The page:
Bristol confused.jpg

Bristol Palin Responds To Pregnancy Coverage, Misses Point Entirely

By Emily Chambers | Celebrity | June 29, 2015 | Comments ()

By Emily Chambers | Celebrity | June 29, 2015 |






Bristol confused.jpg

In the best case of a real life “who’s scruffy looking?” moment I have ever seen, Bristol Palin has taken to her blog again to clarify that her second pregnancy was, in fact, planned:

This pregnancy was actually planned.

Everyone knows I wanted more kids, to have a bigger family. Believing I was heading that way, I got ahead of myself. Things didn’t go as planned, but life keeps going. Life moves on.

Ummm … I do not think that word means what you think it means.

If things didn’t go according to plan, I’m pretty sure this baby wasn’t exactly “planned.” Now she could mean “wanted” which has become synonymous with “planned,” but still isn’t exactly the same thing.

Which actually leads to a really interesting conversation about how we talk about “non- traditional” families. Is a divorced mother of two who has a friendly relationship and shared custody with her ex a “single mother?” She technically is single in terms of her relationship status, but isn’t exactly the image of a single mother that’s conjured when people, especially politicians/ pundits talk about them. If a couple has made a long term, emotional and financial commitment to each other should we expect their children to struggle in life because their parents technically aren’t married? If a child is born to a teen mom but is raised by his married grandparents, should we expect the same levels of difficulties as we expect from children born to teen moms? These are complex questions that should be had about the evolving idea of family. And our conception and language about families should also be evolving. Most people have already accepted that families come in formations other than married mom and dad, and 2.5 kids. For those people, the idea of having a child outside of marriage isn’t anything that needs to be explained because it isn’t a bad thing.

And who are the people that do think it’s a bad thing? Mostly it’s supposed political allies of the Palins:

Jeb Bush on single moms as of June 11th:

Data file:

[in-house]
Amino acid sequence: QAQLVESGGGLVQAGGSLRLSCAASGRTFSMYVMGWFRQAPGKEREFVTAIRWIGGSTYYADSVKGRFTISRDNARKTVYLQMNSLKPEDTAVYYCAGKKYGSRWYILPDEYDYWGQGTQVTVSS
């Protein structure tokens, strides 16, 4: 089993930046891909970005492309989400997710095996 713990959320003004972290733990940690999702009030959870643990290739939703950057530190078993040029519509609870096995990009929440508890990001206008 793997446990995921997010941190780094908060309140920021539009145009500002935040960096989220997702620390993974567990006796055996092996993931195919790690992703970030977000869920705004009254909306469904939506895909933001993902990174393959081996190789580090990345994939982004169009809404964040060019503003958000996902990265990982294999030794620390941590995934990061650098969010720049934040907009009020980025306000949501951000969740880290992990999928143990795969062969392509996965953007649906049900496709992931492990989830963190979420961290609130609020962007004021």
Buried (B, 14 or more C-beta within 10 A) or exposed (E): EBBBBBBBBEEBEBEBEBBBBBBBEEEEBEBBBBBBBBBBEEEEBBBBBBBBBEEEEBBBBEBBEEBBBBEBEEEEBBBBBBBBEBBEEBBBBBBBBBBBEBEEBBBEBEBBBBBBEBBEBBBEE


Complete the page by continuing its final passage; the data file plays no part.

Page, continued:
“It’s a huge challenge for single moms to raise children in the world that we’re in today and it hurts the prospects, it limits the possibilities of young people being able to live lives of purpose and meaning.”

Rick Santorum as of June 2014: “However, the former Pennsylvania senator said that marriage should be an environment where children are raised by ‘their natural mother, and their natural father.’” (Apparently Santorum is not ok with adoption either.)

This year Ted Cruz said he was saved from a single parent household only by “the transformative love of Jesus Christ.”

Marco Rubio on how traditional marriage and family lead to his success in July 2014: “Because I was raised by two parents who were married to each other, who instilled in their children the expectation that we would get our educations, that we would find fulfilling careers, that we would one day get married and start families of our own.”

So the only people who would mock and judge Bristol don’t seem to draw a distinction between a planned, wanted pregnancy and any other pregnancy outside of “traditional” marriage. Why then would she feel the need to make the distinction?

Because then she gets to draw a distinction between herself (white, rich, Christian, employed) and our collective image of single mothers (not white, poor, heathen, welfare queen). She alludes to her brief engagement as a way to explain why she would be having premarital sex. She wasn’t just boning down on some random dude like a common whore. She was boning down on her future husband. Which of course is a great way for her to avoid identifying and empathizing with women who have been in similar, explainable situations. This could be a great chance for her to distance herself from members of a political party that demonizes women who have sex outside of marriage and would like reasonable methods of controlling for the possible outcomes of that sex. She could use her experiences not just to warn other women against making the same “mistakes” she did by not having sex, but by championing for women who have been in similar positions by redefining what it means to be a “single mom.” She could help combat the vilification of single mothers that she claims she’s been the victim of. But considering she had that chance after her last pregnancy and chose not to take it, I won’t be holding my breath.


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